It’s 5 o’clock, and you’re leaving the office in search of some post-work libations and snacks before dinner. You could go the traditional happy hour route — where you’re limited to a few drinks and small bites within a short window of time — or you could up the ante and visit a Japanese izakaya.
Sharon Davenport was a founding member of The Brick Hut Collective and continuously worked there through all three Brick Hut Cafe iterations from 1974 to 1997. Currently, she is an archivist-librarian living in Oakland. She is a poet-writer with two published books of poetry, Mountain Singing (1986) and Between Us (1989). Her website Archival Assistance offers professional information and contact inquiries for research and archival assistance. She is currently the volunteer archivist for the Peralta Hacienda Historical House in the Fruitvale neighborhood of Oakland. She played a small role as a researcher and image cataloger for the current exhibit of Seeing Gertrude Stein: Five Stories at the Contemporary Jewish Museum in San Francisco. She believes that at this moment in history, it is manifestly important to speak for difference and polycultural diversity. The great poet, philosopher, and activist Audre Lorde said it well, "It is not our differences that divide us. It is our inability to recognize, accept, and celebrate those differences."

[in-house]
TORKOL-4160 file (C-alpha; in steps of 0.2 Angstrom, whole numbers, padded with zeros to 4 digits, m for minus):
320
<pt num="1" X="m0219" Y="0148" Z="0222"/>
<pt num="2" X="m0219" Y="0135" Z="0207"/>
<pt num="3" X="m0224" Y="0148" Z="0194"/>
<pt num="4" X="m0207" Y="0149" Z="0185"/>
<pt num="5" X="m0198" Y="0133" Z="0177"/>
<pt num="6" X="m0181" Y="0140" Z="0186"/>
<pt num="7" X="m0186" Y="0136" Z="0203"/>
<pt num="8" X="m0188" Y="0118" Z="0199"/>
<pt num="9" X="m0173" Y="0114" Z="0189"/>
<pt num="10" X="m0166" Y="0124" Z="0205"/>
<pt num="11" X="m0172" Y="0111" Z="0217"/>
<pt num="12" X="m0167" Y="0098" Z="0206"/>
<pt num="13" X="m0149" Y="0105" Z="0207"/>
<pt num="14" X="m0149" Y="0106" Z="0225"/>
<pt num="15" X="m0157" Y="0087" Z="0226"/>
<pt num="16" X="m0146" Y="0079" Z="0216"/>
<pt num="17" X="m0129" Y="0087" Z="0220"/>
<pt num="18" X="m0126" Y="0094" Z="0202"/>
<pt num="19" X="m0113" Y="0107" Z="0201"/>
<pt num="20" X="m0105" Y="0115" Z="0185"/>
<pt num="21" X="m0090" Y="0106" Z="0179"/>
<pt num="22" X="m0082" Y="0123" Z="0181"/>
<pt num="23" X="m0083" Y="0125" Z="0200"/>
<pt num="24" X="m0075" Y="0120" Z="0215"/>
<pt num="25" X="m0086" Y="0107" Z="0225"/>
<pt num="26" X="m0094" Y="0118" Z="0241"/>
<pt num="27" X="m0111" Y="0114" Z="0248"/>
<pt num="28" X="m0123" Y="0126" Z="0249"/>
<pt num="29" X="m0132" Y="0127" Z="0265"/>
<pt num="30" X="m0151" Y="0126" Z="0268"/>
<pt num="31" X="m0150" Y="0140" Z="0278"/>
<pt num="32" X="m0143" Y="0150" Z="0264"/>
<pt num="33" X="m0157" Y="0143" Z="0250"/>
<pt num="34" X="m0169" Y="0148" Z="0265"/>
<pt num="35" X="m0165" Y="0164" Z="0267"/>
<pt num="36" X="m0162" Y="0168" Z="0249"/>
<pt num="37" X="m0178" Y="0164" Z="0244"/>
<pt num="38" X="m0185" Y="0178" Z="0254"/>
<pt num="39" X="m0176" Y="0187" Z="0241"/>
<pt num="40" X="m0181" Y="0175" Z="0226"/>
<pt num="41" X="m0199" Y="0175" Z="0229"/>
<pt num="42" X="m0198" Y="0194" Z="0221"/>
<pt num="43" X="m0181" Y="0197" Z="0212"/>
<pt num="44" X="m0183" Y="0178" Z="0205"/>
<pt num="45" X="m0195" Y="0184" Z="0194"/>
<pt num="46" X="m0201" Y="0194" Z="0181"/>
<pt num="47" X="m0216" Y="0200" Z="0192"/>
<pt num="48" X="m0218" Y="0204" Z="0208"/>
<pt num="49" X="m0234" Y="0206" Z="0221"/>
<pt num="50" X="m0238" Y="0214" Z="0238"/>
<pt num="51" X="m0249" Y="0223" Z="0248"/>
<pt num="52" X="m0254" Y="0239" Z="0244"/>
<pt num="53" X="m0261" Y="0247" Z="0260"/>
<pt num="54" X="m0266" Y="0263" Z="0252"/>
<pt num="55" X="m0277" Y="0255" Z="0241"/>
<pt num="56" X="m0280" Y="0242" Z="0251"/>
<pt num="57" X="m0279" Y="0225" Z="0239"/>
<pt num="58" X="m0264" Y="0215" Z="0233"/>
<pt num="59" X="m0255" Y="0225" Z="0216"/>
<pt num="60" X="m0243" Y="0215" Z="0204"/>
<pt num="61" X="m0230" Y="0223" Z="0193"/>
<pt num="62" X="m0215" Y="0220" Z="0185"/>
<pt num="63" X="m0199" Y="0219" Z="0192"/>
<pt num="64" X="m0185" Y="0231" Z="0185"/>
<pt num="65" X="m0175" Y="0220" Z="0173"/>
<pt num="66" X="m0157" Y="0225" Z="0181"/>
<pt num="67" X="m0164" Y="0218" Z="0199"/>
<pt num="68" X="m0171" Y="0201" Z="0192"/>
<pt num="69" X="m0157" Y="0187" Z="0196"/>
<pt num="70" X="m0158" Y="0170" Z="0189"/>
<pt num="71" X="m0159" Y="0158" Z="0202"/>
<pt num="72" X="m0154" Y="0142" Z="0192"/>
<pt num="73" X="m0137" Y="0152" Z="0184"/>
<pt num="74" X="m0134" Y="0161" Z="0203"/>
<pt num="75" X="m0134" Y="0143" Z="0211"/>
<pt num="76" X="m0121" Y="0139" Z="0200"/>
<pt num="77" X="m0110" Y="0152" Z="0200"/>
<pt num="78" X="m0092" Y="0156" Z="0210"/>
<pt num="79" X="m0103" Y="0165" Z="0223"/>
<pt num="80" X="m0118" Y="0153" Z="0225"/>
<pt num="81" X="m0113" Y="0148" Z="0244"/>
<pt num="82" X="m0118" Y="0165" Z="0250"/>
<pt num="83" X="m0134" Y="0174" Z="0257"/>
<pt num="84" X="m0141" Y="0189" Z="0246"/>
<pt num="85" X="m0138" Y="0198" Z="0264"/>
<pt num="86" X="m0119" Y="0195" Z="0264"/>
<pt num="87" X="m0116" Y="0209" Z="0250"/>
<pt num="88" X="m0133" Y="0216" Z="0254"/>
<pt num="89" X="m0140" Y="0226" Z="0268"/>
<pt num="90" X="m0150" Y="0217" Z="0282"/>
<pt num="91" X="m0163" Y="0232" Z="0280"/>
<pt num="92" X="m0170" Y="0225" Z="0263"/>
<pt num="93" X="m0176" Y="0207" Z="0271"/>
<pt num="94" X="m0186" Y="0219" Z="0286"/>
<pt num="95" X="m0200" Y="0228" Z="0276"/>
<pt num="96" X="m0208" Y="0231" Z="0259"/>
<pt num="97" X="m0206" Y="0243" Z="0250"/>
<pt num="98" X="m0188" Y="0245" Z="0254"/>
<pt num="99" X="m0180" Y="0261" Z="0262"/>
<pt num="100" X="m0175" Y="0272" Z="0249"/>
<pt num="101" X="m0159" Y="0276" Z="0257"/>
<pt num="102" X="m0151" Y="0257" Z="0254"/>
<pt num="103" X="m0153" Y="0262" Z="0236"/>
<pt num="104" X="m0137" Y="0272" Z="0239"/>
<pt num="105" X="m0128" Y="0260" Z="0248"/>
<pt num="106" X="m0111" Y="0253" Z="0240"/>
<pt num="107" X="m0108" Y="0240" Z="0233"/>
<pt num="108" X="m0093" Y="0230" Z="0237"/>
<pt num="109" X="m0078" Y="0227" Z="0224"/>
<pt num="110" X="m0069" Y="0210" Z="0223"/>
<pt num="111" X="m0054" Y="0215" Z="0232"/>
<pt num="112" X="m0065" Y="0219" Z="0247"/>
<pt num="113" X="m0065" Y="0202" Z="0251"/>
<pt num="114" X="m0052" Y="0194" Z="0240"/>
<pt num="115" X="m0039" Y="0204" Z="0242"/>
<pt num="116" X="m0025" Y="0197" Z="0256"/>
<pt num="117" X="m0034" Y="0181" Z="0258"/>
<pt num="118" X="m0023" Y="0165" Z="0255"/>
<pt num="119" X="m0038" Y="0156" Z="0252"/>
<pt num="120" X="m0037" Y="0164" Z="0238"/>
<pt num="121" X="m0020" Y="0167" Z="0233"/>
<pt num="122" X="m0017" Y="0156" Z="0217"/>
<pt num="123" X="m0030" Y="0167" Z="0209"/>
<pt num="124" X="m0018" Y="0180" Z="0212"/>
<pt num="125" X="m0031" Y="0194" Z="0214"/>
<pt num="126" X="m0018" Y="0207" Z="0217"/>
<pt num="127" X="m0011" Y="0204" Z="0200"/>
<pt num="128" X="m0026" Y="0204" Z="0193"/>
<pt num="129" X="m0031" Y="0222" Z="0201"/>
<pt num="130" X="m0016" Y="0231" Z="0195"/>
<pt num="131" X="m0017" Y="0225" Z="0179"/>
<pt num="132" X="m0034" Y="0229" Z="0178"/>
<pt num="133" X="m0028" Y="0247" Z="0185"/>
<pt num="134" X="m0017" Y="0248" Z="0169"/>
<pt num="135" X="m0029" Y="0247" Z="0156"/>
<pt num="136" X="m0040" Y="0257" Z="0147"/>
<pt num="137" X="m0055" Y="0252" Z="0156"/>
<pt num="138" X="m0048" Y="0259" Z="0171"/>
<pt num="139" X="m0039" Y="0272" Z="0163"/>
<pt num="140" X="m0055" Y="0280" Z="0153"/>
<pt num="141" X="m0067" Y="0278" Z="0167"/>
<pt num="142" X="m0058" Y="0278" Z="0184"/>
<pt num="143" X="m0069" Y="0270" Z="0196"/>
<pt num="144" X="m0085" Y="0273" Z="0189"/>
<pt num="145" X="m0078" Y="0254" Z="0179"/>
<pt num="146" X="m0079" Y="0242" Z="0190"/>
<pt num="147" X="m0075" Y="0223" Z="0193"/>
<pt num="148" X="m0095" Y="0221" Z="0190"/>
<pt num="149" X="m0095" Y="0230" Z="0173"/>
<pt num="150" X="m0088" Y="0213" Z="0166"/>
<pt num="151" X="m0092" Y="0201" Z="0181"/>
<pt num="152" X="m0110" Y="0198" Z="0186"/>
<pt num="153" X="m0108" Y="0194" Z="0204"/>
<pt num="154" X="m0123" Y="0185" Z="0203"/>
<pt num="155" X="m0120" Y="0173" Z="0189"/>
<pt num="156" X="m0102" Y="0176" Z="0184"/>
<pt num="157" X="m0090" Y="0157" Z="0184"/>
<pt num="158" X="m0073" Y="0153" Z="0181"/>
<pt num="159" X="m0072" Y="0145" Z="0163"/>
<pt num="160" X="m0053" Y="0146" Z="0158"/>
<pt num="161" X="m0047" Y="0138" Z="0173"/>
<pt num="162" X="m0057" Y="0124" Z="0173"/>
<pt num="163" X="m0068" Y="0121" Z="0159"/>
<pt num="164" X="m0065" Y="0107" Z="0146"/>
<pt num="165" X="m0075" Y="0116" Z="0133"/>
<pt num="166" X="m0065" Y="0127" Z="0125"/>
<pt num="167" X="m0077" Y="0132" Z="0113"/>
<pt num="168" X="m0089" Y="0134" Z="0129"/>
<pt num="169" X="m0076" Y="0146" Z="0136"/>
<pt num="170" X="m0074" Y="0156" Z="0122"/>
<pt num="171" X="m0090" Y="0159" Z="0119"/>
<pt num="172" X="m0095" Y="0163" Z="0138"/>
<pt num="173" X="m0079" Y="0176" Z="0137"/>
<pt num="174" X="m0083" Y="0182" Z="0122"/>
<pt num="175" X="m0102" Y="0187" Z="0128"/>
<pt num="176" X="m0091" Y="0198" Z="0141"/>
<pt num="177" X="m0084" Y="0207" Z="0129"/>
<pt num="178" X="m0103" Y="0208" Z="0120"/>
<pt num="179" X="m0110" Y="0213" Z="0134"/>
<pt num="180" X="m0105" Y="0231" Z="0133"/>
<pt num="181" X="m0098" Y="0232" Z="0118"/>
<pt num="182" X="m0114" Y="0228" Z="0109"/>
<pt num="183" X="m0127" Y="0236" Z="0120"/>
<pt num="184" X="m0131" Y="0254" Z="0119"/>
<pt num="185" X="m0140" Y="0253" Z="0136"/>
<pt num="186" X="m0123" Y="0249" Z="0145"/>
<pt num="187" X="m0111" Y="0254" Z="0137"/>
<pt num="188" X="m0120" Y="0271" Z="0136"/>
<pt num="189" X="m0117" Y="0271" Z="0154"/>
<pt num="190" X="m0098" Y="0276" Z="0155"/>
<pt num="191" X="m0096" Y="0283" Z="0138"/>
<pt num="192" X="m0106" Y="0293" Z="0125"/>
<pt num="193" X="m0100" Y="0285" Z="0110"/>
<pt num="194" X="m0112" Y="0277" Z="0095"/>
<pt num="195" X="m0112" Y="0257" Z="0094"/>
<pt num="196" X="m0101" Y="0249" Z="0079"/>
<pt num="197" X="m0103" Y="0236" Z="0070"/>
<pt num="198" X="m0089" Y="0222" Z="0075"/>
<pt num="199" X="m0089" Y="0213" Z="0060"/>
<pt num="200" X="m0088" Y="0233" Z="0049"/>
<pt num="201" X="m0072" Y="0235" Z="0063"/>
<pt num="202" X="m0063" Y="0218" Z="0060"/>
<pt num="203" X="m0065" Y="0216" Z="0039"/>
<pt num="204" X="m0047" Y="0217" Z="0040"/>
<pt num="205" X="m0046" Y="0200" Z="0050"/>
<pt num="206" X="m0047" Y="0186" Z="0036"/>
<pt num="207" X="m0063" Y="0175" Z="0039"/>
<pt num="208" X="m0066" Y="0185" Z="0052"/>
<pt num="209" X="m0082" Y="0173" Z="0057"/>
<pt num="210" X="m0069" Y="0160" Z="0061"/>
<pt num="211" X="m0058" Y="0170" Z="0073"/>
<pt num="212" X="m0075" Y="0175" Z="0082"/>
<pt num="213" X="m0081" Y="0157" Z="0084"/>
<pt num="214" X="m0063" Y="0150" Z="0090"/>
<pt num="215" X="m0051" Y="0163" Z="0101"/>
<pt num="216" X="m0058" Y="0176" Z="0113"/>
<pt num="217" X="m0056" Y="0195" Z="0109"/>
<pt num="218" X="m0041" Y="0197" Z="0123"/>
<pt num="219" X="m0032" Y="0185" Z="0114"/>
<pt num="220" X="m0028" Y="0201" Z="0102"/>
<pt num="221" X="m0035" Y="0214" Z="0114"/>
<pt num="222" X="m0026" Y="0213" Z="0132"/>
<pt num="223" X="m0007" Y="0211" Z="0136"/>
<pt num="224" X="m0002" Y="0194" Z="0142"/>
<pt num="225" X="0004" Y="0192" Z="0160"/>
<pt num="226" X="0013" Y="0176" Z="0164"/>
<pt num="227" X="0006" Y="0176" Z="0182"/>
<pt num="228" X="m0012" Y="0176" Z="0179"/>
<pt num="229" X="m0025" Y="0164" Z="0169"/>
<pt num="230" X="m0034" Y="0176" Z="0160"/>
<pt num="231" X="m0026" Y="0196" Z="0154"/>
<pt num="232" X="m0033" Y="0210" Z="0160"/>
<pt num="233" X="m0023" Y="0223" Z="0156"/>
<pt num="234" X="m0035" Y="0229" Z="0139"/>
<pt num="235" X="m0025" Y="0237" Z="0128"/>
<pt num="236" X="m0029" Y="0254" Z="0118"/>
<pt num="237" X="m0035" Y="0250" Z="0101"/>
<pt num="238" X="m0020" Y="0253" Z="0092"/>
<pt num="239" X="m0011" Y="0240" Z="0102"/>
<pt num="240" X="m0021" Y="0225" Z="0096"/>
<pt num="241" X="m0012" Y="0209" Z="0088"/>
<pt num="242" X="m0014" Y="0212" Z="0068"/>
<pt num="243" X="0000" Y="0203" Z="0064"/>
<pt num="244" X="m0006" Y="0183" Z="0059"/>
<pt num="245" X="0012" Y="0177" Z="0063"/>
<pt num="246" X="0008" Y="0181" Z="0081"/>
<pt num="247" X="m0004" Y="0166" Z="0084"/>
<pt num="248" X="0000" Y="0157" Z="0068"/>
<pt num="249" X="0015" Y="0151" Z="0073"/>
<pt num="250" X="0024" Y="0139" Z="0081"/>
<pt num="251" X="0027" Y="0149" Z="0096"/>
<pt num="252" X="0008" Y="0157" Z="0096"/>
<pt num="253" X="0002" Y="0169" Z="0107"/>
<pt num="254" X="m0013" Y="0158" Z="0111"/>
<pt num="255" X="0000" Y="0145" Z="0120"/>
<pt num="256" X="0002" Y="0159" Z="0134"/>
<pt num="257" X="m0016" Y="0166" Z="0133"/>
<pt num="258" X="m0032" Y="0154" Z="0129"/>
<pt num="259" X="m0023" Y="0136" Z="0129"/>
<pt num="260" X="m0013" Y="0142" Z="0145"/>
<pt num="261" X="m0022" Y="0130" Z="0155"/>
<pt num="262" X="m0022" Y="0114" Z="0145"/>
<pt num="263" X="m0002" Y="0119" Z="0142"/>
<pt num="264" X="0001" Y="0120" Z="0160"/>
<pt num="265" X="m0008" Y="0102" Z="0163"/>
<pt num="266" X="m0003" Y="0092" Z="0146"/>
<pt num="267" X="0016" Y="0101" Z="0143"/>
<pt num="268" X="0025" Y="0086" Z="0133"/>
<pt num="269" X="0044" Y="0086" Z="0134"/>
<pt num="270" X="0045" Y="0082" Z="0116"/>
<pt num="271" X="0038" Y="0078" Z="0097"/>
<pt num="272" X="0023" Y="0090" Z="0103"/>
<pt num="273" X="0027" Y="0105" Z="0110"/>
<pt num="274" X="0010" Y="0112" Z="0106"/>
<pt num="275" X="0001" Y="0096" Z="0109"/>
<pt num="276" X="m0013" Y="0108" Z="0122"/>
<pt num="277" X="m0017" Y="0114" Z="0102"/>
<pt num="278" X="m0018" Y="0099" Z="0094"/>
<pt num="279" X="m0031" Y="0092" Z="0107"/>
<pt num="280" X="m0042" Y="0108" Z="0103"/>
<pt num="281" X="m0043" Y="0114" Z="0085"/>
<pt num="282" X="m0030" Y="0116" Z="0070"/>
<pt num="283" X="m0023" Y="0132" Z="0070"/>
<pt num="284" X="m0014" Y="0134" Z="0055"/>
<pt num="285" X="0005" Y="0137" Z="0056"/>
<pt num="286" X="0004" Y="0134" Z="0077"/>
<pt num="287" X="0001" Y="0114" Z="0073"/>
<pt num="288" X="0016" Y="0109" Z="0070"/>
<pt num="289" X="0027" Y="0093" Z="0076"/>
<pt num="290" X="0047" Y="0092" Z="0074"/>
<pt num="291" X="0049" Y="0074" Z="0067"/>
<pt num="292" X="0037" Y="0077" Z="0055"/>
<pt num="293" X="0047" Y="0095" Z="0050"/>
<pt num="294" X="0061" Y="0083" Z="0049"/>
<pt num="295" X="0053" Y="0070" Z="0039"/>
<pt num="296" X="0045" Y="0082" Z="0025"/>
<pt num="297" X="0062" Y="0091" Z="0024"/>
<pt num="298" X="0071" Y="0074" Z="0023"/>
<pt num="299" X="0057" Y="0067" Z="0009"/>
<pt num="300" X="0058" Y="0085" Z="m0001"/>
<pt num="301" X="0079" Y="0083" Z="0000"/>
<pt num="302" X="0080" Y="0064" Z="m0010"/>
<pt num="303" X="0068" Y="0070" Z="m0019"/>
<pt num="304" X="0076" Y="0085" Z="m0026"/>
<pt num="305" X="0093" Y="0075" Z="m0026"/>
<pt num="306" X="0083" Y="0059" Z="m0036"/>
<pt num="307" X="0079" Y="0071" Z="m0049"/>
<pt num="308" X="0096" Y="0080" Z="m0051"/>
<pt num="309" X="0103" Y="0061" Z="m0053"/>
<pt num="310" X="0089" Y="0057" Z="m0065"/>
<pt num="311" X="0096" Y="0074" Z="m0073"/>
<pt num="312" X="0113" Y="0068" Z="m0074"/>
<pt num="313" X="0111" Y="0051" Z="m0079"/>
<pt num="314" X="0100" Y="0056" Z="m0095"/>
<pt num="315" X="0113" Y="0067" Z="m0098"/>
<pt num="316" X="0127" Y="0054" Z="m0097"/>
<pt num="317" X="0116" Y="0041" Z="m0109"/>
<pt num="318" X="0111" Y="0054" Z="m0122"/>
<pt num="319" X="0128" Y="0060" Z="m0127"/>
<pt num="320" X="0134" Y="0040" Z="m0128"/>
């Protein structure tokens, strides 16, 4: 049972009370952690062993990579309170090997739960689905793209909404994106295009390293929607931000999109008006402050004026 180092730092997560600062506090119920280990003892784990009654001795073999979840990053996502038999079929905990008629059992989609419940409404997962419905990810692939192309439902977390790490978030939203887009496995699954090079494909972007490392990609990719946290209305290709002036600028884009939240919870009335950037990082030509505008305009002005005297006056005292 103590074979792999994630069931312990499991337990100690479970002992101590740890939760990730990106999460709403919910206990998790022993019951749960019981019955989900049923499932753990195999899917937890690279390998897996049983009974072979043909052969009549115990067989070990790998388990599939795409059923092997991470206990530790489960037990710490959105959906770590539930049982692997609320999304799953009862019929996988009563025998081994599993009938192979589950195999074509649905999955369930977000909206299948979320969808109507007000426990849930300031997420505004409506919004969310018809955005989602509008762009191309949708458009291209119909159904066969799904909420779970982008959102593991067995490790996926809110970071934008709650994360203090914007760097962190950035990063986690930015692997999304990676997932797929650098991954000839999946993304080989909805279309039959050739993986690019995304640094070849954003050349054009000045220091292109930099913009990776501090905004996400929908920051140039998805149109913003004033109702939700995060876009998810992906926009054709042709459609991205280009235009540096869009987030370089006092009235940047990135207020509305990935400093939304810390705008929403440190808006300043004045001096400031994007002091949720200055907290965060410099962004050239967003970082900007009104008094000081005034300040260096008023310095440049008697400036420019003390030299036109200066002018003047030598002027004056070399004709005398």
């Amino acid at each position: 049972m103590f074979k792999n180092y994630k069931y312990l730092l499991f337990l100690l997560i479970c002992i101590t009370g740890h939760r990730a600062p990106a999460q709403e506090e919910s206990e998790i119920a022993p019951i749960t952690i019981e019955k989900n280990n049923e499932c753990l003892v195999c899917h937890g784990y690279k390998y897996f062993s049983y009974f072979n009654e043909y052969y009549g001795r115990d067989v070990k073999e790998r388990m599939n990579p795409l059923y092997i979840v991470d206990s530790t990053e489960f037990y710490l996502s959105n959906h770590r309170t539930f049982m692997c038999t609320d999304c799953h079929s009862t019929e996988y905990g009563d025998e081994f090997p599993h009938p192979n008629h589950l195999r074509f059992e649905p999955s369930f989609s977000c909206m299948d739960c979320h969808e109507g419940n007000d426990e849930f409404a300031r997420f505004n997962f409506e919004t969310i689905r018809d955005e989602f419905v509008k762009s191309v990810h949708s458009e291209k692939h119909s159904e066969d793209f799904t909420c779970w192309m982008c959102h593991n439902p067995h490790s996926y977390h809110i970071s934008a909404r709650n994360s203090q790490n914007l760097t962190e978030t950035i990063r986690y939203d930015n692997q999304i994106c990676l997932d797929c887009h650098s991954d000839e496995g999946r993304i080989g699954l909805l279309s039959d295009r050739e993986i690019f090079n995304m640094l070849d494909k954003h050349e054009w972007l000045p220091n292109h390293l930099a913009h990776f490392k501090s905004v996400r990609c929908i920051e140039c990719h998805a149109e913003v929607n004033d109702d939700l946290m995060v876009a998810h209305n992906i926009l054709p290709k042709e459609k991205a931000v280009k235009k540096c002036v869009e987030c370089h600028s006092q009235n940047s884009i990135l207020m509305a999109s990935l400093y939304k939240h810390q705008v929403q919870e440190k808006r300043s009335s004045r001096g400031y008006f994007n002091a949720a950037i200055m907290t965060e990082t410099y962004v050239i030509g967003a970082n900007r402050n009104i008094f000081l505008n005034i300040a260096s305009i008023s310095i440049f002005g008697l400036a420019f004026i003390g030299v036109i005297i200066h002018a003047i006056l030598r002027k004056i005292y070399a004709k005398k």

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The Brick Hut Cafe was a haven for lesbians and gay men, an information center for LGBT activists, an anchor for a diverse community that included working girls, bad-boys, suburban queens, transmen and transwomen. We were the Dyke Diner: the Lesbian Luncheonette: the Chick Hut: the Brick Hug.